Of course, walking is always a good option. It’s free, you can wander down small streets and find that secret little spot that only you would know, and you are physically moving, keeping you fit during your travels at the same time.
Eat where the menu isn’t in English (unless you are in an English speaking country)
If you have complained that certain places are always too expensive and are ‘tourist traps’, then you already know the solution: eat somewhere else.
Better – eat where the menu isn’t in English.
Don’t succumb to convenience, both in location and in language. When we travel we don’t ever eat in hotel restaurants and would walk at least a block or two away from main attractions before considering for a place to eat, and we always look for places without an English menu first.
I am not saying place with English menus are less authentic and not nice. That is certainly not true because I have eaten in places where the English menu is simply a convenience for the owner to attract more people to come, but the food is absolutely how a local likes it.
If you really want to get into the local groove, then eat local. Take a risk and pick a dish out of the names you can’t pronounce, check out what other diners are eating and say I’ll have one of those.
If you are already staying somewhere further away, as previously recommended, then you are already one step ahead of others who has chosen to stay near the attractions. Otherwise, if you really don’t know where to go, here’s a suggestions: start at the university.
In places where there is a university (or two) will always have places where students like to hang out. These are the places you should check out because student areas are often catered for students, so will be cheaper and livelier. It is also where you are less likely going to be treated as a tourist and (dependent on your age) more like an international student or a visiting professor.
For places without universities, even if you ask a local, they’ll still point you to places where they think you should eat. So, the question you ask is very important. If you simply ask “Where are some of the good restaurants?” you are definitely going to get the same suggestions as what’s been listed in your tourist guide.
What you really should ask is: “Where do YOU go to eat?”
Then, have a conversation with them. Ask them why they like it, what their favourite dishes there are and how you can get there. Then, mostly importantly, ask how much it might cost you to eat there.
People love talking about themselves. These questions are less intrusive and more likely to make them feel like a friend to you rather than just an information source, so you are more likely to get an honest answer.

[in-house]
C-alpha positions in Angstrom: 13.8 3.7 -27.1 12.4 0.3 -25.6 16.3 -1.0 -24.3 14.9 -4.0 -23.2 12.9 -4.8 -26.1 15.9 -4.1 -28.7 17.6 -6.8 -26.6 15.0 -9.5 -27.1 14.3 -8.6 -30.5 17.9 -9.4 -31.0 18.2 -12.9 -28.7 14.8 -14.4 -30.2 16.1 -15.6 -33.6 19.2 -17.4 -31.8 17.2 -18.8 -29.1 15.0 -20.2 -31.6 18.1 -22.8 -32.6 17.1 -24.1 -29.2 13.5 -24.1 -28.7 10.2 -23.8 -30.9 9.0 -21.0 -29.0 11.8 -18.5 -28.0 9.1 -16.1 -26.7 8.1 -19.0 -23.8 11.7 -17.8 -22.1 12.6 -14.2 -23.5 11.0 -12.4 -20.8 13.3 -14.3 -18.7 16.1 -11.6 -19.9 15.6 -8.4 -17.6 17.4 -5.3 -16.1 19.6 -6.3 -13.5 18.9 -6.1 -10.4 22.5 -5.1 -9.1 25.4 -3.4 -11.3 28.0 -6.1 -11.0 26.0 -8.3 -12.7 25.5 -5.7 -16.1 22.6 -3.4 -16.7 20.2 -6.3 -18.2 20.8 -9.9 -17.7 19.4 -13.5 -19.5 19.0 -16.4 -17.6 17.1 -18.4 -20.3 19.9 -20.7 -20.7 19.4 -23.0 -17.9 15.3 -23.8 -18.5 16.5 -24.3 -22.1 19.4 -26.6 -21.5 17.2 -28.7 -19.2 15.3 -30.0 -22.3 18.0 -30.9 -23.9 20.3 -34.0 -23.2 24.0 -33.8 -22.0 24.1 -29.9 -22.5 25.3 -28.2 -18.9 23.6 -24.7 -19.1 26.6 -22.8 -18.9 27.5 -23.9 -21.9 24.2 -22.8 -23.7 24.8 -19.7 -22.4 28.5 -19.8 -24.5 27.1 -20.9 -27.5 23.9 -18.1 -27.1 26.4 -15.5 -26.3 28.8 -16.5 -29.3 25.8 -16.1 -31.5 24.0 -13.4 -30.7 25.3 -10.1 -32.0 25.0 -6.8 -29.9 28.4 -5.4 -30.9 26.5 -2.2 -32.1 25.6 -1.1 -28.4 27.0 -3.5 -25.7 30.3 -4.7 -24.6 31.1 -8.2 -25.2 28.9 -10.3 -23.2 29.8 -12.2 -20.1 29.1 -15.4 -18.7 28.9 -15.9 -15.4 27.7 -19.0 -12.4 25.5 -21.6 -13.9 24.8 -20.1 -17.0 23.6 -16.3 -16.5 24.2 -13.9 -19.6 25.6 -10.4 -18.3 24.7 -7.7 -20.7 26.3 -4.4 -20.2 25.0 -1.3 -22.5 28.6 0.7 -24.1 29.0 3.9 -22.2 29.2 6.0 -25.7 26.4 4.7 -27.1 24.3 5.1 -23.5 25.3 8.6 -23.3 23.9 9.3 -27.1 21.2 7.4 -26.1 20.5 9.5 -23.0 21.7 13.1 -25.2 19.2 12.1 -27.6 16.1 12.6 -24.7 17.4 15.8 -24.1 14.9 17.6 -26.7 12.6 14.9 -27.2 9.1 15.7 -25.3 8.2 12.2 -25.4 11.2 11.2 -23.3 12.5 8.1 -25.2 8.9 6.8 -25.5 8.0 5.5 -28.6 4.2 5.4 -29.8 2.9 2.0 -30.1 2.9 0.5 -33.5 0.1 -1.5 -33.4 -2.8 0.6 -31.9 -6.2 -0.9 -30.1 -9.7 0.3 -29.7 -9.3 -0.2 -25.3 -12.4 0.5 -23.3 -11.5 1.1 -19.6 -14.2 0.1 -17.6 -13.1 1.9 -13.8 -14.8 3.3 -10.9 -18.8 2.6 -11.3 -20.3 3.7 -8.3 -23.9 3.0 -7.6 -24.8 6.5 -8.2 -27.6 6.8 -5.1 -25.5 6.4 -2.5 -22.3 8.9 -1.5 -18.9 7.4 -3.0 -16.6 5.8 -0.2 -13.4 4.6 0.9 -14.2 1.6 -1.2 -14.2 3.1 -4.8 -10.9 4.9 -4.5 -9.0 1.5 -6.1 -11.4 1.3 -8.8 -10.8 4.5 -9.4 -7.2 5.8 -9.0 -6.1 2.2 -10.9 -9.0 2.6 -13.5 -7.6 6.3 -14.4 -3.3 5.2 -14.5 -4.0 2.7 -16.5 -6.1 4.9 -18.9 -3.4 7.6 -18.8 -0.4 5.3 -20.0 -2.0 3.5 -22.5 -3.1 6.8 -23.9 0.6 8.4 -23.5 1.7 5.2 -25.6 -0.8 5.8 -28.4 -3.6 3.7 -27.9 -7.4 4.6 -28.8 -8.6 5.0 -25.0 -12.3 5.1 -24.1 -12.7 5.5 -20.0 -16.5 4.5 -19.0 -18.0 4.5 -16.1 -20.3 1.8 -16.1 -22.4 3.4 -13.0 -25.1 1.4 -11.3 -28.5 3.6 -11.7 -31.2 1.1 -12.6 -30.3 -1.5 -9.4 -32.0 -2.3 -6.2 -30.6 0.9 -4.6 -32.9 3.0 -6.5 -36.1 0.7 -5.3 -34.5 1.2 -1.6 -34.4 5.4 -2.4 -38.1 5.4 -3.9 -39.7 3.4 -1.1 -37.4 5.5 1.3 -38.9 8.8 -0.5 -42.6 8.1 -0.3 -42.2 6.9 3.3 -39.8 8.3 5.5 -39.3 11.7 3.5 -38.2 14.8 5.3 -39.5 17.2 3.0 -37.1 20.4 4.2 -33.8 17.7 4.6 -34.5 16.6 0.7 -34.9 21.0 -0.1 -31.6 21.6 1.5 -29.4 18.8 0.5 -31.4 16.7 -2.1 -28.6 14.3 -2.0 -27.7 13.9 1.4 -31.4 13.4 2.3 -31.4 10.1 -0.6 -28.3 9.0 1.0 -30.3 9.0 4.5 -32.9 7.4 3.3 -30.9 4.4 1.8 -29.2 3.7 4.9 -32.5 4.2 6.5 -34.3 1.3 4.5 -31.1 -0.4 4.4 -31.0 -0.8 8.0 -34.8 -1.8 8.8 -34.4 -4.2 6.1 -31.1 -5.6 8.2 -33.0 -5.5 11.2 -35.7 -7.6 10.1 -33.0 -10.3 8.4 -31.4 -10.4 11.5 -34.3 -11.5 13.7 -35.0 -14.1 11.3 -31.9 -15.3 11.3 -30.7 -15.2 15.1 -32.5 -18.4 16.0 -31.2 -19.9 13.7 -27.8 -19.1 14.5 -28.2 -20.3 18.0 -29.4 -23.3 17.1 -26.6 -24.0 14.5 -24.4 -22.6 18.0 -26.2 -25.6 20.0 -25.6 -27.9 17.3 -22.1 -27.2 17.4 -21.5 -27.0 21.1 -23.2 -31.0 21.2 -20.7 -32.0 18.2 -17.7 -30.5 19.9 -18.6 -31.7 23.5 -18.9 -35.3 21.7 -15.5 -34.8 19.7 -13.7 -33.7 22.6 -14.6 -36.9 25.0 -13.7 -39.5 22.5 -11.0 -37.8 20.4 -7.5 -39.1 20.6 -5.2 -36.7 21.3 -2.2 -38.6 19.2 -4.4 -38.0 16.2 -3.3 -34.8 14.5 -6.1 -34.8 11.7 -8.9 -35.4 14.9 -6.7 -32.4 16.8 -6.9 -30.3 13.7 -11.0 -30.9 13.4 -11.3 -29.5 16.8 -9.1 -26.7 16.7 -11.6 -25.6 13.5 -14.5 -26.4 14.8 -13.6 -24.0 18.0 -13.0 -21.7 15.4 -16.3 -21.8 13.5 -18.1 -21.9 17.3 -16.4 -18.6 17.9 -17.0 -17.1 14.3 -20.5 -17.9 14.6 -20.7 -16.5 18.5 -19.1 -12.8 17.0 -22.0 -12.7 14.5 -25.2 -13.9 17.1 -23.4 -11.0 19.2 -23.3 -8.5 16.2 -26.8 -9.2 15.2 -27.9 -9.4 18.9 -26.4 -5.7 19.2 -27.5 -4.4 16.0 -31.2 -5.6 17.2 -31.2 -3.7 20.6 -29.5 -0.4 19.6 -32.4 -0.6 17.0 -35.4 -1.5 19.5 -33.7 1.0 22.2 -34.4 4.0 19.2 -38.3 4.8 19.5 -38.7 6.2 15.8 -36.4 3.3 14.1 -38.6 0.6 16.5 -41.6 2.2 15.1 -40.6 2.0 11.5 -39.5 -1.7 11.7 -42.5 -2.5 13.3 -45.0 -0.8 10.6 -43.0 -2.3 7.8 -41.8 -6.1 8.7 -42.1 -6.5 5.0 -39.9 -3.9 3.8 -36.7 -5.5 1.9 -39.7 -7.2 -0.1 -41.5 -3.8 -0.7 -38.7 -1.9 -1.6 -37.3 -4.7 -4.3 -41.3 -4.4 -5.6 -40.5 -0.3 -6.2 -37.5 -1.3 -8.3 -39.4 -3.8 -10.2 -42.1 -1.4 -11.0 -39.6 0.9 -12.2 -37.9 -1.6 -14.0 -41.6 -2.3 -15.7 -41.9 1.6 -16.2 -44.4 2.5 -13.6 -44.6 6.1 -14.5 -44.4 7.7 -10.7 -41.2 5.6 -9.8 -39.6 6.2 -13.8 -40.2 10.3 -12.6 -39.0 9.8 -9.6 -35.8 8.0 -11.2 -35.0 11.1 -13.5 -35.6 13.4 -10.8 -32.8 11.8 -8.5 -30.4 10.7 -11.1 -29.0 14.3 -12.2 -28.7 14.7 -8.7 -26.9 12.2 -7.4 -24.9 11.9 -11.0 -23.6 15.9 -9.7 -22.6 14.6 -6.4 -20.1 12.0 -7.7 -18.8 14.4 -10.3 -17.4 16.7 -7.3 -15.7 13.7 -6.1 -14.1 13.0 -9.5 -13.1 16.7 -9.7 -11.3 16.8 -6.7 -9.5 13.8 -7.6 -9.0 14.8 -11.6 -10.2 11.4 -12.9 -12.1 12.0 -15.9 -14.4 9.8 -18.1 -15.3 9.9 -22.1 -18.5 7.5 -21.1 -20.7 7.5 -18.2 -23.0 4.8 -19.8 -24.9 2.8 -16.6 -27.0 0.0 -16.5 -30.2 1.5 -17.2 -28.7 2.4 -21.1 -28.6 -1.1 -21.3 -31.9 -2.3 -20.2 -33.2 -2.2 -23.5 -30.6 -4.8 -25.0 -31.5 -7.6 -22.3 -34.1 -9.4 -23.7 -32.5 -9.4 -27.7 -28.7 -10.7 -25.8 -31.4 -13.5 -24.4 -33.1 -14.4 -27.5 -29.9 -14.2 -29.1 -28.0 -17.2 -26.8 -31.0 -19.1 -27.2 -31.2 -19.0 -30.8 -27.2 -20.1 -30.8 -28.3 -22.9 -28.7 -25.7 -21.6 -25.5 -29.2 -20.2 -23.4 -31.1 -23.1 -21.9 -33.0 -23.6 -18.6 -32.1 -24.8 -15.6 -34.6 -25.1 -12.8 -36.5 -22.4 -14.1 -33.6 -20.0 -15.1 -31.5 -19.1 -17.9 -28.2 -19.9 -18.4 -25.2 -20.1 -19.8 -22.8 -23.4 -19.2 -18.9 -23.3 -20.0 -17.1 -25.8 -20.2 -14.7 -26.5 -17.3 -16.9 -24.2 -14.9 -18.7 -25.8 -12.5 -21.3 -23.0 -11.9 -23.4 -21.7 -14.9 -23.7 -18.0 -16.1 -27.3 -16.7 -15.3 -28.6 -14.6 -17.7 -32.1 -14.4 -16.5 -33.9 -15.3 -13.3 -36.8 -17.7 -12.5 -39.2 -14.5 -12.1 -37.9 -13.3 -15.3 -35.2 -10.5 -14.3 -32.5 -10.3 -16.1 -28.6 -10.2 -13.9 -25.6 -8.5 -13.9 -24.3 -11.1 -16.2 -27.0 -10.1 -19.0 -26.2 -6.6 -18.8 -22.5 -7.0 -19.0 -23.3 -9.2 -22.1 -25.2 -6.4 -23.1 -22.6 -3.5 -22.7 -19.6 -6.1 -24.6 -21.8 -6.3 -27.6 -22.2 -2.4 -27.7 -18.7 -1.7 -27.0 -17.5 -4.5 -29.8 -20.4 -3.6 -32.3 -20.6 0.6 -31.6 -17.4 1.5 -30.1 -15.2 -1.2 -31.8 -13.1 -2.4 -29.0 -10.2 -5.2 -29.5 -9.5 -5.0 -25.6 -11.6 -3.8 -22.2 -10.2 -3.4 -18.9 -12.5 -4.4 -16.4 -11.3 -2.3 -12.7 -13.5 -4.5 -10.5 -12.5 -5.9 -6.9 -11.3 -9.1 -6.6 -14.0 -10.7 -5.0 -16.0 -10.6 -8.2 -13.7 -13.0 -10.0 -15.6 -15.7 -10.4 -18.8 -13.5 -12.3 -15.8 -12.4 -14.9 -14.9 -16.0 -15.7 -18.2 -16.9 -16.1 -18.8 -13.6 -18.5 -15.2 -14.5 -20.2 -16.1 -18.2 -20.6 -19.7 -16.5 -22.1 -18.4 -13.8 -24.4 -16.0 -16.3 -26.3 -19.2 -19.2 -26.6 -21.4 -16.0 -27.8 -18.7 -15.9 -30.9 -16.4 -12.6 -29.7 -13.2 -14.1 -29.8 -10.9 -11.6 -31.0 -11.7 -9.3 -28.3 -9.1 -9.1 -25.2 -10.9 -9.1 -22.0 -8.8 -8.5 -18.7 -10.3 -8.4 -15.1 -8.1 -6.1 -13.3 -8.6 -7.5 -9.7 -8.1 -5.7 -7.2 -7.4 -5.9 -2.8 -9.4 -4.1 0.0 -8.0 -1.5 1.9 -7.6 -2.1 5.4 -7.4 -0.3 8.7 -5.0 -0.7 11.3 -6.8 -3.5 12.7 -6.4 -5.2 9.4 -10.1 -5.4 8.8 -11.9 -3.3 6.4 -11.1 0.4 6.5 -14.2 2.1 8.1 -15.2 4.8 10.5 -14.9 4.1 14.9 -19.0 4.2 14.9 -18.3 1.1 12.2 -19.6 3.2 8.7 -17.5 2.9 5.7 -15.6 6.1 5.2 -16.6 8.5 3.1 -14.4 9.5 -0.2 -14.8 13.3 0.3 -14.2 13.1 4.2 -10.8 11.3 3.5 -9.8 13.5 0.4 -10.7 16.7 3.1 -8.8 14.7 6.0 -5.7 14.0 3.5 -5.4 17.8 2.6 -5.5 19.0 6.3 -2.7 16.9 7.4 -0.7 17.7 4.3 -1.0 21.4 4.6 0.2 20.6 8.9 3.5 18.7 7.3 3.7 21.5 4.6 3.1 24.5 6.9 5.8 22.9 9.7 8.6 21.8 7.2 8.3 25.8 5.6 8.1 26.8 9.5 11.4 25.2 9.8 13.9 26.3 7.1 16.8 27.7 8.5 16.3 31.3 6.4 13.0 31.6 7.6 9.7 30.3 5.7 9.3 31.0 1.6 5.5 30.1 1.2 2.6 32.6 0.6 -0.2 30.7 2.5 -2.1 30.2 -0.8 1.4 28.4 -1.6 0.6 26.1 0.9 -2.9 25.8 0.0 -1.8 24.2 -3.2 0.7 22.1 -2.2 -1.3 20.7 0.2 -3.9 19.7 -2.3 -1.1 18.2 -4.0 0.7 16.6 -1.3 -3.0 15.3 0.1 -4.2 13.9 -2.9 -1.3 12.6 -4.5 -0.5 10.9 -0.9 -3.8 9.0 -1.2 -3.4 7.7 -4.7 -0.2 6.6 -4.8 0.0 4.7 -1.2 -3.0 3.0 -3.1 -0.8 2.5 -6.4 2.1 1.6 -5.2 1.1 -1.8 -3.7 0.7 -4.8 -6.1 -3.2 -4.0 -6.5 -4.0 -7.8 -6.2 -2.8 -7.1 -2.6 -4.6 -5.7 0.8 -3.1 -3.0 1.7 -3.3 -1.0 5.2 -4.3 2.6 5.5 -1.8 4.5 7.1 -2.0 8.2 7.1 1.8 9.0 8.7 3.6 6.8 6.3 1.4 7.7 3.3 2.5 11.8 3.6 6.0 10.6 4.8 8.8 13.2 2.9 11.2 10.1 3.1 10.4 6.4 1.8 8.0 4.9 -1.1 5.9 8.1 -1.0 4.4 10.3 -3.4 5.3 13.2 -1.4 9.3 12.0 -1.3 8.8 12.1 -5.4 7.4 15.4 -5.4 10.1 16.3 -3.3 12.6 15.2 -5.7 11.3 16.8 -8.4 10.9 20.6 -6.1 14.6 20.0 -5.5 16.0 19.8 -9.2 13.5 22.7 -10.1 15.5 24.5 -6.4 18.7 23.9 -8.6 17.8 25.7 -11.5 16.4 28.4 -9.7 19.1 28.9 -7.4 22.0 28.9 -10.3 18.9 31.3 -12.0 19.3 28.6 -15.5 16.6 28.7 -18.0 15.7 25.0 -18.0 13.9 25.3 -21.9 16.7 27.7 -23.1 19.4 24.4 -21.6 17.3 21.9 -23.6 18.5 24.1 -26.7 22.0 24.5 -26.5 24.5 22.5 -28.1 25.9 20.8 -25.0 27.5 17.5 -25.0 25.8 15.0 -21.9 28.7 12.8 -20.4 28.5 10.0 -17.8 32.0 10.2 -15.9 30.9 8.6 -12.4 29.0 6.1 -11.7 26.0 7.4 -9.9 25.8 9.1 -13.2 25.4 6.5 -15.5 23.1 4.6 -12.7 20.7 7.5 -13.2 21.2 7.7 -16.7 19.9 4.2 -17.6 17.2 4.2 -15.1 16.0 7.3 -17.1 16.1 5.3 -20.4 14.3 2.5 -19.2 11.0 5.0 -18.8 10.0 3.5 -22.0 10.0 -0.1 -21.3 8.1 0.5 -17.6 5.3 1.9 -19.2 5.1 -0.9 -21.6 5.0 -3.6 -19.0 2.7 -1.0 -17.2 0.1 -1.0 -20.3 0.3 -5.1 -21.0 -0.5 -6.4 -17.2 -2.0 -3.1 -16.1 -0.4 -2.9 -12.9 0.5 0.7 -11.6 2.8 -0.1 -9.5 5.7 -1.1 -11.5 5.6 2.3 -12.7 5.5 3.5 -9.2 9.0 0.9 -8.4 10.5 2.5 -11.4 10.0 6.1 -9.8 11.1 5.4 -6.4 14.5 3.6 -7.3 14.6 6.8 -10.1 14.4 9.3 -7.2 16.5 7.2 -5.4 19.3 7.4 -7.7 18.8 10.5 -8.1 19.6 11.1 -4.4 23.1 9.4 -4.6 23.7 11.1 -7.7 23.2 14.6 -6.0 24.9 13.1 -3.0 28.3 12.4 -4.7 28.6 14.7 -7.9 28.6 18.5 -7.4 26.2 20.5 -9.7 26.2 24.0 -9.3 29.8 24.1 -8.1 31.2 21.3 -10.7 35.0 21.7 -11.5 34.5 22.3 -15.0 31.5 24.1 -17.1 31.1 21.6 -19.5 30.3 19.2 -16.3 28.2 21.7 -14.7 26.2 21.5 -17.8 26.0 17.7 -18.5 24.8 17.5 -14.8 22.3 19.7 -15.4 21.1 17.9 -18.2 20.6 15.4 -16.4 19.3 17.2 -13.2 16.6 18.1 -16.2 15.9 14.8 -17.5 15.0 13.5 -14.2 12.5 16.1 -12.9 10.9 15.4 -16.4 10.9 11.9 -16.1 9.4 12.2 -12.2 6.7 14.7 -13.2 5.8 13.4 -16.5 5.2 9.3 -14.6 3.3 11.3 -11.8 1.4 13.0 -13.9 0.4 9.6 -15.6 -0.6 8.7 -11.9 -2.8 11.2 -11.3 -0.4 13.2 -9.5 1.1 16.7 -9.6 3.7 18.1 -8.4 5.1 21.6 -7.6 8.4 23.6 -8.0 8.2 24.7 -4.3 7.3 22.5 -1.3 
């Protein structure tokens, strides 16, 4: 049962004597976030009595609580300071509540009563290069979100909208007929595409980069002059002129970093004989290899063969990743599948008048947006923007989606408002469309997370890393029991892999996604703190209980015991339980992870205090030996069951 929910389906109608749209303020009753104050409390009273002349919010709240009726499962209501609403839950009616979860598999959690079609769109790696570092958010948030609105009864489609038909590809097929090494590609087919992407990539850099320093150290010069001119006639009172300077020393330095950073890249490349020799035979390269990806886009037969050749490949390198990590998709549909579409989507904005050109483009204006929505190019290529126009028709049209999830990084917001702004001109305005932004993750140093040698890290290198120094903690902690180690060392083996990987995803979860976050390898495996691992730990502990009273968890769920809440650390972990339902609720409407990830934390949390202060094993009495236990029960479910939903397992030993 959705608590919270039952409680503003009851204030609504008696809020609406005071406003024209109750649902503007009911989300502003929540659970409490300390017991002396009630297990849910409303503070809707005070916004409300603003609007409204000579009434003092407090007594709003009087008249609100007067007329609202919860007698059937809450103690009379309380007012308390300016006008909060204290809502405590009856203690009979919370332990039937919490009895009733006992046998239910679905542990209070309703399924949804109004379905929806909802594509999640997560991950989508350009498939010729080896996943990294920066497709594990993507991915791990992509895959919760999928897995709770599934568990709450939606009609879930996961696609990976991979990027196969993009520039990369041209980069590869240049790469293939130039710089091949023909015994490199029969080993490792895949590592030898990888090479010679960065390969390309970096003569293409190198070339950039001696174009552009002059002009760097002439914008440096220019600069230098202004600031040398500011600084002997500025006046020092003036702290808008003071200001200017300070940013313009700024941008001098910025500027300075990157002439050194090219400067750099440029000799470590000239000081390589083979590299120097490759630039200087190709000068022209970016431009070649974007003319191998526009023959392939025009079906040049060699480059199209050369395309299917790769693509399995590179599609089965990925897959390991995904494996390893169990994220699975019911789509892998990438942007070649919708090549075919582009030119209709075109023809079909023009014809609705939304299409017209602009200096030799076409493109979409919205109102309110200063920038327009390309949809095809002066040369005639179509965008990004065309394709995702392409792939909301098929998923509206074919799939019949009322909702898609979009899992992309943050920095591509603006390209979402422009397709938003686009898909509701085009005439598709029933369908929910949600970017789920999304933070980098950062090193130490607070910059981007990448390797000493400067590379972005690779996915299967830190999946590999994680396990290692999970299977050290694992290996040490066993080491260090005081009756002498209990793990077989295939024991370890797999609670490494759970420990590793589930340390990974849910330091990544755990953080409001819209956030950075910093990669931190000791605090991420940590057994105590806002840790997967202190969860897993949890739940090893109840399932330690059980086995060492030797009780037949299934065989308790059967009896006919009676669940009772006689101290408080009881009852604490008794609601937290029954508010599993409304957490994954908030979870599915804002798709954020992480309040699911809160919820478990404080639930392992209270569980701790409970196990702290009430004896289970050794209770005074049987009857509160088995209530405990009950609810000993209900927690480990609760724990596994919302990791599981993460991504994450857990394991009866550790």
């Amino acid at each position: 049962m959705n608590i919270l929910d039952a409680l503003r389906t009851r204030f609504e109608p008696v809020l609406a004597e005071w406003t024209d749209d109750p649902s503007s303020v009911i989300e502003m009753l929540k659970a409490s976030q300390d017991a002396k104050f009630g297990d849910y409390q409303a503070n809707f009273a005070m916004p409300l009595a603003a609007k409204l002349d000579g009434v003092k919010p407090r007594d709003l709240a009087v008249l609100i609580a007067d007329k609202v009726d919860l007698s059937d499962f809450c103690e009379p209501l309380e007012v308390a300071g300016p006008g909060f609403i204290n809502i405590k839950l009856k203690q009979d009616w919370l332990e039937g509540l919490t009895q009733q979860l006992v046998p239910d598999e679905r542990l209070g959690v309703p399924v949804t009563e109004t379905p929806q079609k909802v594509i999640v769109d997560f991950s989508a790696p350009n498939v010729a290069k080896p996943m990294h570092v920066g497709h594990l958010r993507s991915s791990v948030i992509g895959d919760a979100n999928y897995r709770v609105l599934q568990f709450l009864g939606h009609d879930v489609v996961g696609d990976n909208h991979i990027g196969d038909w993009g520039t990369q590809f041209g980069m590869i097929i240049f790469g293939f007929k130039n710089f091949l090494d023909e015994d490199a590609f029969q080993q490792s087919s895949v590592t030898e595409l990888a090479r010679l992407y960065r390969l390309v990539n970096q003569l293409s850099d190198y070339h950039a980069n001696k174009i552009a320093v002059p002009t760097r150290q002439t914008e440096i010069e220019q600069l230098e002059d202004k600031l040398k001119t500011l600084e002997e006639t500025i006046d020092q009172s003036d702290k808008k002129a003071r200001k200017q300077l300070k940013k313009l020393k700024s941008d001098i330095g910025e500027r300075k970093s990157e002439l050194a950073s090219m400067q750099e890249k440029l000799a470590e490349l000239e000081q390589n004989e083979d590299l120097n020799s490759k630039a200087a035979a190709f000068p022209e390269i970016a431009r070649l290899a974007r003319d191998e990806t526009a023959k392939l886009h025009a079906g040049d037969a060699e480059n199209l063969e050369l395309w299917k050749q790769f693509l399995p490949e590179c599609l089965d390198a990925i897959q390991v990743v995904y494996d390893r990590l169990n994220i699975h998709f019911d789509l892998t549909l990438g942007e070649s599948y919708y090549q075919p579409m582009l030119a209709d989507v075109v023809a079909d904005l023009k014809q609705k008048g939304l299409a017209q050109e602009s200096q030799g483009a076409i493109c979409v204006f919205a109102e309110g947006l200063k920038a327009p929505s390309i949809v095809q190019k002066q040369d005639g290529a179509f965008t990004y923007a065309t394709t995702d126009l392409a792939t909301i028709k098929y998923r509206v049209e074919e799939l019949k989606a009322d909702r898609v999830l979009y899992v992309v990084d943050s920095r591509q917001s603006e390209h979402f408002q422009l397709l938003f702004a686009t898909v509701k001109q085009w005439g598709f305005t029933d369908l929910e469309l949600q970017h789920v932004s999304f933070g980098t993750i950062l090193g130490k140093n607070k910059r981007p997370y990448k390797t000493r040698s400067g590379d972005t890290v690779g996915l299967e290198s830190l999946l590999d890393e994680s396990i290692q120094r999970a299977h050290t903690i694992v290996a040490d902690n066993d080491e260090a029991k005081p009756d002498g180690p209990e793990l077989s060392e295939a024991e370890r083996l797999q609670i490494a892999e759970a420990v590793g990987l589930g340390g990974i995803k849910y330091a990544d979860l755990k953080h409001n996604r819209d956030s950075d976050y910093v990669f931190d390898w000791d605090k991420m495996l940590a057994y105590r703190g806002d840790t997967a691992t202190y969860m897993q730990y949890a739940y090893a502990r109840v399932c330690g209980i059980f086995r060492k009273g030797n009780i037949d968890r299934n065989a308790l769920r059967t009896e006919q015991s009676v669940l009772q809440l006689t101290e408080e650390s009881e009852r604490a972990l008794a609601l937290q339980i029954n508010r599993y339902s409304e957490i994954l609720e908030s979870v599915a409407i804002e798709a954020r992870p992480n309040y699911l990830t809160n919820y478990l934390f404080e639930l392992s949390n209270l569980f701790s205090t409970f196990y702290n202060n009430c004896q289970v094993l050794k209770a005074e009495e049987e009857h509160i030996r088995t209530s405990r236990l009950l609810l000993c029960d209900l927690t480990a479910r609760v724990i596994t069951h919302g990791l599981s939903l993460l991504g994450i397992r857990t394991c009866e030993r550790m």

Before you go, make sure you are aware of the currency conversions though. Don’t forget, you are a tourist, and you do not speak the local language. In certain places you are likely to get ripped off so know the expected amount before you go. It’s always better to only pay $1-$2 more than $15 more than the same food.
Make a local friend (or two!)
Can you chat a stranger up and immediate befriend them? If so, lucky you, you’ll have no problem making local friends so that you can ask if they could show you places where there are less tourist presence.
Otherwise, make some introductions of your own. Communities such as Hospitality Club and Couch Surfing are not just for backpackers who let each other stay on their spare beds/couches. You are also able to contact them and ask them out just for a coffee. Read people’s profiles and find someone who share the same interests as you and see if there are anything you can do together.
In Rome, I stayed with a fellow journalist who worked graveyard hours. However, we shared the same passion for music and food, so after he’s woken up from his late night shift, we would venture out to his favourite pizza joint for a bite, and then join some of the community concerts that is happening around the neighbourhood.
Is there a festival happening where you are? Do you see people dancing on the streets? Join in!
Contrary to what your parents may have taught you, it is ok to speak to strangers! Use your common sense and select those that have a full profile with an honest picture, but you’ll find there is nothing scary about making friends. You even get to practice your local language and improve on it too.
Now I am not saying you have to do these all the time. Sometimes, you really just want a holiday. It is ok to mix it up a little, it’s your trip, not mine!